In this very long and complicated article, it was hard to sort out which issues to address in a 400-word Letter to the Editor—and for a while it sat in my “to do” pile. But I finally sent off a letter, and soon heard from the magazine’s editor, Peter Szatmary, who worked with me through several rounds of revisions. My letter to the editor was published in the Fall issue of the Phi Kappa Phi Forum with the headline “Parenting is Vital Work.”

I agree with Professor Zhou that the U.S. needs better family policies, but as I wrote in my letter to the editor: “her focus on promoting policies for mothers who pursue full-time careers leaves out mothers as well as fathers who make other choices.  Instead, policymakers could enact inclusive family policies that support parents regardless of the ways in which they meet their income-earning and caregiving responsibilities.”

If you’re interested in working with Family and Home Network on media and public policy issues, please let me know!  You can reach me by email:

-Catherine Myers, Executive Director

Attachment Play

on September 25th, 2013 at 4:28:43 PM

Play is essential for children! Kids play alone, with siblings, friends—and with their parents. This book is about parent-child play. I loved reading Attachment Play: How to solve children’s behavior problems with play, laughter, and connection. I wish the subtitle could have been even longer, acknowledging the preventative aspect of play: How to prevent or solve…. As the author, Dr. Aletha Solter says, play can foster cooperation and increase happiness.

This is a great resource for any parent (or grandparent) looking for guidance and ideas about playing with children. Don’t worry—no one is suggesting that you need to spend hours a day playing with your child. Let this book inspire you to play a little more. Read it to gain insight into the power of play and learn some guiding principles from an expert who has helped parents and children for decades. The rewards will be worth it! Exercising your play muscles will bring more laughter and joy to everyday life. It will also prepare you to help your child through difficult situations.

Dr. Aletha J. Solter is a developmental psychologist who studied with Jean Piaget in Switzerland, and later earned her Ph.D. at the University of California. She is the founder of the Aware Parenting Institute and author of several other books about parents and children.

The book is organized into three sections, with examples of parent-child play throughout. The first section offers insights into different types of play and how it can strengthen parent-child attachment. In the second section Dr. Solter explains how playing with a child can help to solve behavior problems. And in the third section, she shows how parents can use play, laughter and connection to help children deal with hardships—or prepare for upcoming events such as the birth of a sibling, a medical procedure or beginning school.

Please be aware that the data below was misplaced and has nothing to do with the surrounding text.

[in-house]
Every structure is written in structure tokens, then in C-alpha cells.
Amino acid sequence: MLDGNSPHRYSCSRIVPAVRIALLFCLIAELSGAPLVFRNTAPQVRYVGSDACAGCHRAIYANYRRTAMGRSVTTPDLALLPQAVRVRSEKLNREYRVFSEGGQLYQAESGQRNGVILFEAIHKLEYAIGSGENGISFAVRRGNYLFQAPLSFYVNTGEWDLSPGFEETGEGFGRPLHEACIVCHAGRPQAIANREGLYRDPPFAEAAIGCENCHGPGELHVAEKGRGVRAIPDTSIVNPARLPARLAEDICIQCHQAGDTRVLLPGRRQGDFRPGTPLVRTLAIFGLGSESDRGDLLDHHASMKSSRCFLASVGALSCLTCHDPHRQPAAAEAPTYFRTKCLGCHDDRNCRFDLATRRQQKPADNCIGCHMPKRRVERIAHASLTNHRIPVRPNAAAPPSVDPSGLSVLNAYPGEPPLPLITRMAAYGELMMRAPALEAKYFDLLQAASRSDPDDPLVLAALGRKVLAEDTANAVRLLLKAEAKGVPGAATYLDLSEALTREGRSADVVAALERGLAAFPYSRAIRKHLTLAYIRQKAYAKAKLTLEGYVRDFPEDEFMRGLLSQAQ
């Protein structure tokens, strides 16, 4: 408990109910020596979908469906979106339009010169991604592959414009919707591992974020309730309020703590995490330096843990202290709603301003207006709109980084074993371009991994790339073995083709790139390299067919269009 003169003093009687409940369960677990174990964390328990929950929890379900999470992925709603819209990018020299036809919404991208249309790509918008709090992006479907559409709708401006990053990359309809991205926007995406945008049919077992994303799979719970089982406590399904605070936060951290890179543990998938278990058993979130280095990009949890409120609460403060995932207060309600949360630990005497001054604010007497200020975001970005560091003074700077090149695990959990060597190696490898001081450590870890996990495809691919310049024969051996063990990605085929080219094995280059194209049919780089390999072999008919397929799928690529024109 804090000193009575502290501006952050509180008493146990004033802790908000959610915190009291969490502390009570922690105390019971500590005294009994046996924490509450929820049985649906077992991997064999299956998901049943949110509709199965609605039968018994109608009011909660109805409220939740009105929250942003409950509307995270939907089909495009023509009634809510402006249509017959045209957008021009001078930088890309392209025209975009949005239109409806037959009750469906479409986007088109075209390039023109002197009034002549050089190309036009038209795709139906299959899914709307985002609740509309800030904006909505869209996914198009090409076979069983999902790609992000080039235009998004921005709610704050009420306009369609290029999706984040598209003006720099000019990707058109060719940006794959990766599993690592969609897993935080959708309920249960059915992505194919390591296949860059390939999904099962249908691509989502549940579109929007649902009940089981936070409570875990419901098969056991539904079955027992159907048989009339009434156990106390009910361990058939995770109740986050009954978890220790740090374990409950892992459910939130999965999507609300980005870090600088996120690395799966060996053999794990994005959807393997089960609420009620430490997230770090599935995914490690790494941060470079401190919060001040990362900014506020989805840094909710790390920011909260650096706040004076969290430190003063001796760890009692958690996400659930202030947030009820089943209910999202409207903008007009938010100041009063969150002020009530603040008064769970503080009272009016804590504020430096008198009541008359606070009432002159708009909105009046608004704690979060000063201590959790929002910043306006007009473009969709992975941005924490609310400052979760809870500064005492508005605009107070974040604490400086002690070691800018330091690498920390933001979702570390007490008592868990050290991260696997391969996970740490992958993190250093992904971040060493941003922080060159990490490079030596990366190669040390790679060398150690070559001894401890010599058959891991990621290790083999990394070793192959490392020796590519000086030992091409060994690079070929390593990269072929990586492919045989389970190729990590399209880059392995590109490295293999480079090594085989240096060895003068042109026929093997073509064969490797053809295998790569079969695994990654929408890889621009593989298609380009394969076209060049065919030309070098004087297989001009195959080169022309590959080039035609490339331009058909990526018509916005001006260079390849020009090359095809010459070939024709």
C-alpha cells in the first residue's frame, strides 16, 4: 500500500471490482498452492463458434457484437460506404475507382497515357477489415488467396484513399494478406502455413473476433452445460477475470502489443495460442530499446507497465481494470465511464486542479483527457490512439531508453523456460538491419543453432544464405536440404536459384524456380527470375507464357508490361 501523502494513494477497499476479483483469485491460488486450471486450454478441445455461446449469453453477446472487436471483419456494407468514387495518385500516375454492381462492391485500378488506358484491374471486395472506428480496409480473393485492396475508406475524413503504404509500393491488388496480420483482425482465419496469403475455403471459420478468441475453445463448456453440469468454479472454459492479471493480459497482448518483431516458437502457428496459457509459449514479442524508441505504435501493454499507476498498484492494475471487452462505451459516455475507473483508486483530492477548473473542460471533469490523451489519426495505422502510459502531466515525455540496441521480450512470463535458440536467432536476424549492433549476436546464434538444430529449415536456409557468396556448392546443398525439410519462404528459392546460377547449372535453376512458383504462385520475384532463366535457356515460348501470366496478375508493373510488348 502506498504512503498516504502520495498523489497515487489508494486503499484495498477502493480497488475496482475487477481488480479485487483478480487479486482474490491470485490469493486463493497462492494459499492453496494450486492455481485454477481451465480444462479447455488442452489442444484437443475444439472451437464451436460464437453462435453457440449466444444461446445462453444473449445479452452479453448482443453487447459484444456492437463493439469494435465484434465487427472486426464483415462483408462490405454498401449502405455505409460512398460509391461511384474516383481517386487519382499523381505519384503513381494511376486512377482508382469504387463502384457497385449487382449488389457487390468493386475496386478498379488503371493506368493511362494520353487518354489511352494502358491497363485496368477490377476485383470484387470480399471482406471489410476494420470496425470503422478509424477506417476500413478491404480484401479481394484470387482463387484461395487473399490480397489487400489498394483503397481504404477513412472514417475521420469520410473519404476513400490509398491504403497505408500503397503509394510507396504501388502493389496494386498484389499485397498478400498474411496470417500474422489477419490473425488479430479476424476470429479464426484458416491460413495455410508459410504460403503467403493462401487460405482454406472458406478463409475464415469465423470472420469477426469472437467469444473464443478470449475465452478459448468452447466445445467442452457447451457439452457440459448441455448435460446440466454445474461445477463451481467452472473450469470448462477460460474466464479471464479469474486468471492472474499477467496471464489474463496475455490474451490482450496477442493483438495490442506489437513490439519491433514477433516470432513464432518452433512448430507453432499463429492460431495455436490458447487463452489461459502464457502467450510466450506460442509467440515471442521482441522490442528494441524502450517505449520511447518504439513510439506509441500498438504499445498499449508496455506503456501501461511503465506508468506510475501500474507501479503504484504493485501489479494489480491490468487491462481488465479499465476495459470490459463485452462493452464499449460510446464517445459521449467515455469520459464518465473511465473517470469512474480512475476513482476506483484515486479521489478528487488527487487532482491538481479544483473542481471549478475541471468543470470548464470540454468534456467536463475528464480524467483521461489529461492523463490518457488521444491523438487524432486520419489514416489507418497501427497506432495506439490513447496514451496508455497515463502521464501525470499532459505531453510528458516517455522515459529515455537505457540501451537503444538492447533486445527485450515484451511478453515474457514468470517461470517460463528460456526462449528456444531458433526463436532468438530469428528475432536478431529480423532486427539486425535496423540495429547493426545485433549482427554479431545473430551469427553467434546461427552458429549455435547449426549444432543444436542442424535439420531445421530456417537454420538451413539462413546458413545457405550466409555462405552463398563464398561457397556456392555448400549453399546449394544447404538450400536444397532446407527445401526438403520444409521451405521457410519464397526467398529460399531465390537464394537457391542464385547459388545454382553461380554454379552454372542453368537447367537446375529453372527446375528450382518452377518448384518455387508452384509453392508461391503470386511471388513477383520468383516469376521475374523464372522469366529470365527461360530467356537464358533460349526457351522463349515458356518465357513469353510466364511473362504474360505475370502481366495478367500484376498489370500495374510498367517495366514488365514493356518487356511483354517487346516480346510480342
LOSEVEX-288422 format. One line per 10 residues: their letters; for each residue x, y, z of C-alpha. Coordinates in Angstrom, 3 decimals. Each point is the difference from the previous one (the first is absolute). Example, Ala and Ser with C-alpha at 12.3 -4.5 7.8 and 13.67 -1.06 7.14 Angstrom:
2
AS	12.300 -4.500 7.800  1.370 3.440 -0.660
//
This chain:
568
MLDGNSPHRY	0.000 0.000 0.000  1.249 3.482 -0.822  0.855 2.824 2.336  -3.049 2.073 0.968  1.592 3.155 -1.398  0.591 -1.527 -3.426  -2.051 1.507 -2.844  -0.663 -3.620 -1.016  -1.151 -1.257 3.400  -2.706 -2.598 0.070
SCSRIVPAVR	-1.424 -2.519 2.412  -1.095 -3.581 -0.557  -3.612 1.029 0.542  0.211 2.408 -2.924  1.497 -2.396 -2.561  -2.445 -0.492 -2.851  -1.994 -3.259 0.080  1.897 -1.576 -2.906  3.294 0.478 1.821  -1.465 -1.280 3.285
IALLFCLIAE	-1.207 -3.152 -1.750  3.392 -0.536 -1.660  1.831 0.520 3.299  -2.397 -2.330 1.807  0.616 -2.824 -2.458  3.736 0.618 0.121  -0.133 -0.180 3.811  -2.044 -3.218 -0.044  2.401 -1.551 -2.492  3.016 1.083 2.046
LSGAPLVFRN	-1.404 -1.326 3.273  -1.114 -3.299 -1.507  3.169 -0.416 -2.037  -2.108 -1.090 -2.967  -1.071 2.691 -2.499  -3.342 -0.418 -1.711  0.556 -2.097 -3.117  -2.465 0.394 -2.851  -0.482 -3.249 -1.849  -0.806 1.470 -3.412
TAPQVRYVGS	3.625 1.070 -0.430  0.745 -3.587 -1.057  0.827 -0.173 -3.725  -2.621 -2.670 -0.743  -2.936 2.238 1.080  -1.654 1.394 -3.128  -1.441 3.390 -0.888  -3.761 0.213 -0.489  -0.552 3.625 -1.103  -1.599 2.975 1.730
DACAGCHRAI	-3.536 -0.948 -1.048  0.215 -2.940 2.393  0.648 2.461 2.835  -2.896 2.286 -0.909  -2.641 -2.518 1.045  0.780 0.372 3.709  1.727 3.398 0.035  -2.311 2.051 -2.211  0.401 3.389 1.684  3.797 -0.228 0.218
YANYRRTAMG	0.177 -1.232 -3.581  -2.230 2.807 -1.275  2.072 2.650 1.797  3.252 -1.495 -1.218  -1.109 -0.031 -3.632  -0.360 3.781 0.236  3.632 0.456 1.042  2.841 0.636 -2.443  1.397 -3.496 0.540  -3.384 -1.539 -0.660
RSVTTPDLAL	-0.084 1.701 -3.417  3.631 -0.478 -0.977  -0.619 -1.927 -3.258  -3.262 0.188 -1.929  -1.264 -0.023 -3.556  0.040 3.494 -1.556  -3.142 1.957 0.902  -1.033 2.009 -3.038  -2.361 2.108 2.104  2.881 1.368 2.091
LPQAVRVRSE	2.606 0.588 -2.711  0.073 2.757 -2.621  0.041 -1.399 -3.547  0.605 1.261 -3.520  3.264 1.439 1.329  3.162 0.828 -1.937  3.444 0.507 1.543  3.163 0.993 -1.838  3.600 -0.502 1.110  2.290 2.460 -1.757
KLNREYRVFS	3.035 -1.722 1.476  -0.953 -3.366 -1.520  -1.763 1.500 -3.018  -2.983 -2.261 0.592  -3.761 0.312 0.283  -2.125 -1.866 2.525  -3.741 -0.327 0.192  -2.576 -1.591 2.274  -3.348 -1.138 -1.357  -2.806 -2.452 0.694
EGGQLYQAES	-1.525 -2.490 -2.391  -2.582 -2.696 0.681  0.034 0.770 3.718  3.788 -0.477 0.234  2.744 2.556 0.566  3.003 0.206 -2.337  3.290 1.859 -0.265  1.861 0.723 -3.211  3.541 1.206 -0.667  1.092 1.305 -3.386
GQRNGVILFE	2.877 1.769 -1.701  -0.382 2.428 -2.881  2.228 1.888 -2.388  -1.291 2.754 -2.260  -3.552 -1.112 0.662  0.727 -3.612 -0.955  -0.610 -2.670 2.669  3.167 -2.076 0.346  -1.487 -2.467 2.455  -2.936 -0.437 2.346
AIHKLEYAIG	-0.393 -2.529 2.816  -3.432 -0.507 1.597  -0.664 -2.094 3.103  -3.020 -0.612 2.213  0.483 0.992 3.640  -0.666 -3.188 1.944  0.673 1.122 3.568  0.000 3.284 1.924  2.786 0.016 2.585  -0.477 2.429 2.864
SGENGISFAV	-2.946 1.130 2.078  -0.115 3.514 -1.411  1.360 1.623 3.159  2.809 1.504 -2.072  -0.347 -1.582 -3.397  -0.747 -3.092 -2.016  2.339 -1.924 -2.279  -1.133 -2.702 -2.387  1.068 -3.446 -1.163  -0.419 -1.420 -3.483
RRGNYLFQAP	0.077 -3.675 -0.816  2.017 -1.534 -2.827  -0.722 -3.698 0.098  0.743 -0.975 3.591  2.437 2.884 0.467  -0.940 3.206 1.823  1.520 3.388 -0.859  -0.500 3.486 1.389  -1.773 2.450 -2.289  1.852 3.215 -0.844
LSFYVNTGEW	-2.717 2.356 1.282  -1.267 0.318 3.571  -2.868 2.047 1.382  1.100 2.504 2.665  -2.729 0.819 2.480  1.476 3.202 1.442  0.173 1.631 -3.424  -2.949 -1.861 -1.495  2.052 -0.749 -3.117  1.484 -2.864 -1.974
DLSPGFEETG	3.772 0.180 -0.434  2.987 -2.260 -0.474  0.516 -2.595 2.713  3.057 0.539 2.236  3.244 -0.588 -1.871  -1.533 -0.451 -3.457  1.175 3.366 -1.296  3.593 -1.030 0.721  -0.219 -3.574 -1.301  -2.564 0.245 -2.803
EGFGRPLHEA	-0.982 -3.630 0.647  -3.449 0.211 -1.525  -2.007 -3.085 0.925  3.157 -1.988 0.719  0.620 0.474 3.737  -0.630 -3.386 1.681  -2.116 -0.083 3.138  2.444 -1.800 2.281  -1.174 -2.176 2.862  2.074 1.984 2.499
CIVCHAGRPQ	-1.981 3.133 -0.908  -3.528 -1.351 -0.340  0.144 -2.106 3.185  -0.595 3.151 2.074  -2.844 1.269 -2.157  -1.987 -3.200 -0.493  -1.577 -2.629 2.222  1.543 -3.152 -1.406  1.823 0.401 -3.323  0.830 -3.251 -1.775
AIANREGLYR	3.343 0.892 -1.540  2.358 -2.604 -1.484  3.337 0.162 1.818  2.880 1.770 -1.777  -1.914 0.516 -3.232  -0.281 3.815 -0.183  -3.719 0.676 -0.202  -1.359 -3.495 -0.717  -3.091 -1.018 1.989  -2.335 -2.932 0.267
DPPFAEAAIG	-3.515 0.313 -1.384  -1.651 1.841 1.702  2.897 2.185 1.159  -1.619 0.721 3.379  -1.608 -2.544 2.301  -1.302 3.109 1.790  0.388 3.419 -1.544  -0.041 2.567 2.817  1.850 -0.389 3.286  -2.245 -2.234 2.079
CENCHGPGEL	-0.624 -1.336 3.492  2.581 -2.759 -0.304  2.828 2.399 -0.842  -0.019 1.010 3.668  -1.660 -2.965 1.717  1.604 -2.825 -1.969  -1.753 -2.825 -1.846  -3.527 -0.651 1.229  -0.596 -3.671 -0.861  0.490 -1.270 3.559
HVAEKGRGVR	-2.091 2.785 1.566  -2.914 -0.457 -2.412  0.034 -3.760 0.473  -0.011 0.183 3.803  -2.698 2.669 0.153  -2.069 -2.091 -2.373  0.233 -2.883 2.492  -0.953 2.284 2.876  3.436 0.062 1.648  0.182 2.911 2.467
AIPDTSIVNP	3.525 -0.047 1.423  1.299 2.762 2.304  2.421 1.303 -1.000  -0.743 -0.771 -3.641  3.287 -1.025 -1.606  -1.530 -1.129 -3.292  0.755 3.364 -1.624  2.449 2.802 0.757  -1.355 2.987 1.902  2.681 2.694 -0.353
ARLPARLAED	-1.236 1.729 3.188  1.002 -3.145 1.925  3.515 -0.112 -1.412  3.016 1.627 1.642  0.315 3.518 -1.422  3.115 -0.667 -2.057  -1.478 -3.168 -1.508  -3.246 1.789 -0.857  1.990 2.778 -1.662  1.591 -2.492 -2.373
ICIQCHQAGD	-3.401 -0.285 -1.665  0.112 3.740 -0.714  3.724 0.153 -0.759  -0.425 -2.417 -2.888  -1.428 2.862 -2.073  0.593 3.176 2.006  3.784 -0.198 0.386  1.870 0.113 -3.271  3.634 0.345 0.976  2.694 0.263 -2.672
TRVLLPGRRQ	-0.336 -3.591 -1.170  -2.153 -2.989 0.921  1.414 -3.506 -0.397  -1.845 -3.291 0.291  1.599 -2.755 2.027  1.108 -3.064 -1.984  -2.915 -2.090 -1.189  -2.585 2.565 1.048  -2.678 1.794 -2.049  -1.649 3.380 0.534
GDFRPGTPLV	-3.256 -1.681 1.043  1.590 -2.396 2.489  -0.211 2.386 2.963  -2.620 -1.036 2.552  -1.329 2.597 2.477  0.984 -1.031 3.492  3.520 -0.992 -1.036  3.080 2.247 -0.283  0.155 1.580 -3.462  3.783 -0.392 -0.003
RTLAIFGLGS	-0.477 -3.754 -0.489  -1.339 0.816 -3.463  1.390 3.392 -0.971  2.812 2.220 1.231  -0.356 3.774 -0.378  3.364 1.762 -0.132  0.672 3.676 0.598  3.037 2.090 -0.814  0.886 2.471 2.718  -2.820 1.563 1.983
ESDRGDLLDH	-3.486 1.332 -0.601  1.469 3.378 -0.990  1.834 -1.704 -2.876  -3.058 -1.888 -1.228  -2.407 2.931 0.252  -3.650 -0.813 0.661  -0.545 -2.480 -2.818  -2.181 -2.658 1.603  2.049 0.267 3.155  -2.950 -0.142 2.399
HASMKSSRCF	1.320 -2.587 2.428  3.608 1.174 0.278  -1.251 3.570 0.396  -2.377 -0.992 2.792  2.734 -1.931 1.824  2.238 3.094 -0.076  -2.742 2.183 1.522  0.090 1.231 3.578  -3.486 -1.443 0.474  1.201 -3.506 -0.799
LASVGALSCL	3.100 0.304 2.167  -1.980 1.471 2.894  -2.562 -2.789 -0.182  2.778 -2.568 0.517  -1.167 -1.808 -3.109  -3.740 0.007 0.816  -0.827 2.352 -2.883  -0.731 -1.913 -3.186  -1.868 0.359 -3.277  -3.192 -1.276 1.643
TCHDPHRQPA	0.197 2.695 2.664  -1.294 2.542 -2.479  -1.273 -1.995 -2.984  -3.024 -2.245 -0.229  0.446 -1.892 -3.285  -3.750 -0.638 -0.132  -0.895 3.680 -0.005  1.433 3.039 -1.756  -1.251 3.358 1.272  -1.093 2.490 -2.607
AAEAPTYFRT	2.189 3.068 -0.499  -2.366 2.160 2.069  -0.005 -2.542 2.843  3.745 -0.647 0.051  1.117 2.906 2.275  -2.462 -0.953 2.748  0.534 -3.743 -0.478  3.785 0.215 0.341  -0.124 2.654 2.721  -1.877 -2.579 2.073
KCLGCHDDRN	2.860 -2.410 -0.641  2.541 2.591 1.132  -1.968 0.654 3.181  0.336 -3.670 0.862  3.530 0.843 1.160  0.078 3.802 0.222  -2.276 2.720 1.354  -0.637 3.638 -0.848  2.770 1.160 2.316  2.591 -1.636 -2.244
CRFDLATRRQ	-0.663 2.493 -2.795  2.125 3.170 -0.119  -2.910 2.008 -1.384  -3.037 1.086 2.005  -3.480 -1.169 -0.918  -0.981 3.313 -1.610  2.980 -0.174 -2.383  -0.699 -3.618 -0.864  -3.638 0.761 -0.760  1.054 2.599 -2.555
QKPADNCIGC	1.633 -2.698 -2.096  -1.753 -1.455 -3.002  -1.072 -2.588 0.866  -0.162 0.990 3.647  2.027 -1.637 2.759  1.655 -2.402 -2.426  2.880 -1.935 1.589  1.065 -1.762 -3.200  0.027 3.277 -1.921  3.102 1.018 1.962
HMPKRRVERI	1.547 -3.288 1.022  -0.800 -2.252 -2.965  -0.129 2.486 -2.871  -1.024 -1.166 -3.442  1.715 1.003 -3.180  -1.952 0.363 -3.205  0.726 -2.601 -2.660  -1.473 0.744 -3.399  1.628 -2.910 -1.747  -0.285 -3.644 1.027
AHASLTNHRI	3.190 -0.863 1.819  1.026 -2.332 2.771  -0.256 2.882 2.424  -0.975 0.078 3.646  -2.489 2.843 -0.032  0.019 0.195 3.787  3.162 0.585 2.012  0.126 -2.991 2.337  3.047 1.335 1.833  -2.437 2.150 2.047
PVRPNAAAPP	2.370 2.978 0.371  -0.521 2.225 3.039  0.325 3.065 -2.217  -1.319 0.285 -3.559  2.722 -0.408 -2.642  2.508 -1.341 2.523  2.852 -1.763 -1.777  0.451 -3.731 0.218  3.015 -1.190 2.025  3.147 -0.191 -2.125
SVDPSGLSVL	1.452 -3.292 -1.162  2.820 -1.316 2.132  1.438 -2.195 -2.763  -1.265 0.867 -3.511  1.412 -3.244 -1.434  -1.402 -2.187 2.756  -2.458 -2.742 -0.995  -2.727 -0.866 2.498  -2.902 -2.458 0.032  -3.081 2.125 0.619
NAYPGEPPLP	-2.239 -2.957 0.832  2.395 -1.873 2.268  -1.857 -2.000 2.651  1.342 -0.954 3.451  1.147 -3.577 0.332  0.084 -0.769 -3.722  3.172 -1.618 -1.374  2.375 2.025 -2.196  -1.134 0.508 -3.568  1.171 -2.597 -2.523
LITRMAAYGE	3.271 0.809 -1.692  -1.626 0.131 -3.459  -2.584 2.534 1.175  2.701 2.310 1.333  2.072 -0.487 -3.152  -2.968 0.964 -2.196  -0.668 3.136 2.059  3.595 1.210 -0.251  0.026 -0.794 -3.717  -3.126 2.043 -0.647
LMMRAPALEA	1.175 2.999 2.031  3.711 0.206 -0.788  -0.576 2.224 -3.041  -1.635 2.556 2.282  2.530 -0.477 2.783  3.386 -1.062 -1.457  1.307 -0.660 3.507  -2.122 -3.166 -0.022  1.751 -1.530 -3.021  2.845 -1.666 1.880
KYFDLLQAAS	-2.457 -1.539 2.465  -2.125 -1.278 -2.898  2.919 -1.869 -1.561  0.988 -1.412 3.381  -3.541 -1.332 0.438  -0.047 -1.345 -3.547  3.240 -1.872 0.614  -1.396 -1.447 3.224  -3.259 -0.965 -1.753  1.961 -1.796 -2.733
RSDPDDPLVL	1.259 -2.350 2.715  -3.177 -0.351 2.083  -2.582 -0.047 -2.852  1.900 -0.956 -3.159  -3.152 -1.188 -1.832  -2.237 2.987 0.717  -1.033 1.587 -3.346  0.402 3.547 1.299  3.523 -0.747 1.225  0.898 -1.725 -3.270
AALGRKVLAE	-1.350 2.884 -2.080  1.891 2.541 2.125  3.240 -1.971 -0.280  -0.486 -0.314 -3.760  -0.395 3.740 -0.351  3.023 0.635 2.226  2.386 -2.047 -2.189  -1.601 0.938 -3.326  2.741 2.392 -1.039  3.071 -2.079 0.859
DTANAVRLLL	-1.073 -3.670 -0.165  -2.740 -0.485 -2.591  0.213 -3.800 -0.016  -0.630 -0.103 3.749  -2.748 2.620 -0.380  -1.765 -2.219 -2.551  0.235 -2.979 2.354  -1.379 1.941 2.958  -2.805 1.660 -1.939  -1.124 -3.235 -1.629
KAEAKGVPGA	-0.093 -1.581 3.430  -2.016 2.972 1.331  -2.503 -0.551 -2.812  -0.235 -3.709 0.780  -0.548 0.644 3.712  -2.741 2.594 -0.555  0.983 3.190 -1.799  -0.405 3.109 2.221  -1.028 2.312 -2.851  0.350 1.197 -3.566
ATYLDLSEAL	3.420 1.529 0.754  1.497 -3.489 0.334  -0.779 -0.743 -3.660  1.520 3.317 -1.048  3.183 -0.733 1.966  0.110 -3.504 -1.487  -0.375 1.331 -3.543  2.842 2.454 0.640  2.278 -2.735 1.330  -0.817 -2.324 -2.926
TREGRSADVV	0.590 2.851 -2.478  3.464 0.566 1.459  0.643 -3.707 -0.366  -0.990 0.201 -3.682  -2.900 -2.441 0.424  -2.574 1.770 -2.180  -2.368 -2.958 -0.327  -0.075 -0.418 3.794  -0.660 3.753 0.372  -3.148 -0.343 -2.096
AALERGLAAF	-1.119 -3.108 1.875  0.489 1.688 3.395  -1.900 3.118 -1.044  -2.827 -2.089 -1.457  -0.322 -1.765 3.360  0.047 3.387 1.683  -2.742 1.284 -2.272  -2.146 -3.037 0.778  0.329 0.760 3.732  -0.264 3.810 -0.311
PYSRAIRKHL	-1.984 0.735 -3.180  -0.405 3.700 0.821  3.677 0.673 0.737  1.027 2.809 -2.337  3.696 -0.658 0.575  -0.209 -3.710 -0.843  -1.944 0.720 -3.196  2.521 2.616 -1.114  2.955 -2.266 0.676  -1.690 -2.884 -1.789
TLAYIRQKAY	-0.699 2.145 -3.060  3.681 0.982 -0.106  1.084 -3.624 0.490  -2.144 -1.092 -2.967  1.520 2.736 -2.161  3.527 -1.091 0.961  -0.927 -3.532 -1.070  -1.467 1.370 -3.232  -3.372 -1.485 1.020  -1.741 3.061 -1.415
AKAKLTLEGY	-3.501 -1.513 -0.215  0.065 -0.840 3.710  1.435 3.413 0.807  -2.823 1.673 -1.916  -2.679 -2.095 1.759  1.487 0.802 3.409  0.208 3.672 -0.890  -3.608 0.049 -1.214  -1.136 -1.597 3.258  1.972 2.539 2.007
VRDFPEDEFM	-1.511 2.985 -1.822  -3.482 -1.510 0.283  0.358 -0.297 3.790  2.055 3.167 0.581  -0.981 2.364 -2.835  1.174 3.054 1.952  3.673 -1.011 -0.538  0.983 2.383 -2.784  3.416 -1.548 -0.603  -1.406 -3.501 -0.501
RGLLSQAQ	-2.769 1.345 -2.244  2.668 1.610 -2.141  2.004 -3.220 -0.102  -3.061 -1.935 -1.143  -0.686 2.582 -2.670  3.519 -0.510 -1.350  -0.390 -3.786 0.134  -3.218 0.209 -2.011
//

Dr. Solter offers reassurance to parents in the chapter “When You Find it Hard to Play.” She writes, “Remember that it’s never too late to initiate attachment pay even if you missed opportunities to play with your children in the past. Remember, too, that the more you play with your children, the more skilled you will become, and the more you will enjoy it. You and your children will begin to feel more connected, and your power struggles will decrease.”

Attachment Play includes information about research on play in an Appendix, as well as Summary Charts of the Nine Forms of Attachment Play, which is useful as a quick reminder/inspiration.

Transforming Family Policy Discussions

on July 15th, 2013 at 1:12:00 PM

We think it's time to transform the family policy discussion from its current focus on "working families" to one that includes all families. The New America Foundation, a Washington, DC think tank, published my guest post on Friday, July 12:

Equality and Justice for All Families

We'd love to hear what you think - please comment on the New America Foundation's blog, or here, or on FAHN's Facebook page or on Twitter.

Choice and Equality for Mothers - and Fathers

on June 3rd, 2013 at 4:52:08 PM

Stephanie Coontz's opinion column in The New York Times ("The Triumph of the Working Mother," 6/1/13) is disappointing and misleading. Coontz perpetuates the false dichotomy of "working" v. "at-home mothers," contradicts her own writing from just two years ago, and ignores evidence published in scholarly journals. And she concludes by calling for better policies for only some families - working families.

The first problem with Coontz' column is her assumption that there are two types of mothers - working and at-home:

As the founders of Family and Home Network pointed out 30 years ago, mothers cannot simply be divided into two categories--working and at-home. The statistics most often cited, from the U.S. Department of Labor, include all mothers with children under the age of 18. The "working" category includes: mothers who are employed part-time even just a few hours per week, those who care for other children as well as their own as family child care providers, those working without pay at least 15 hours/week on a "family operated enterprise," those on maternity leave, and others.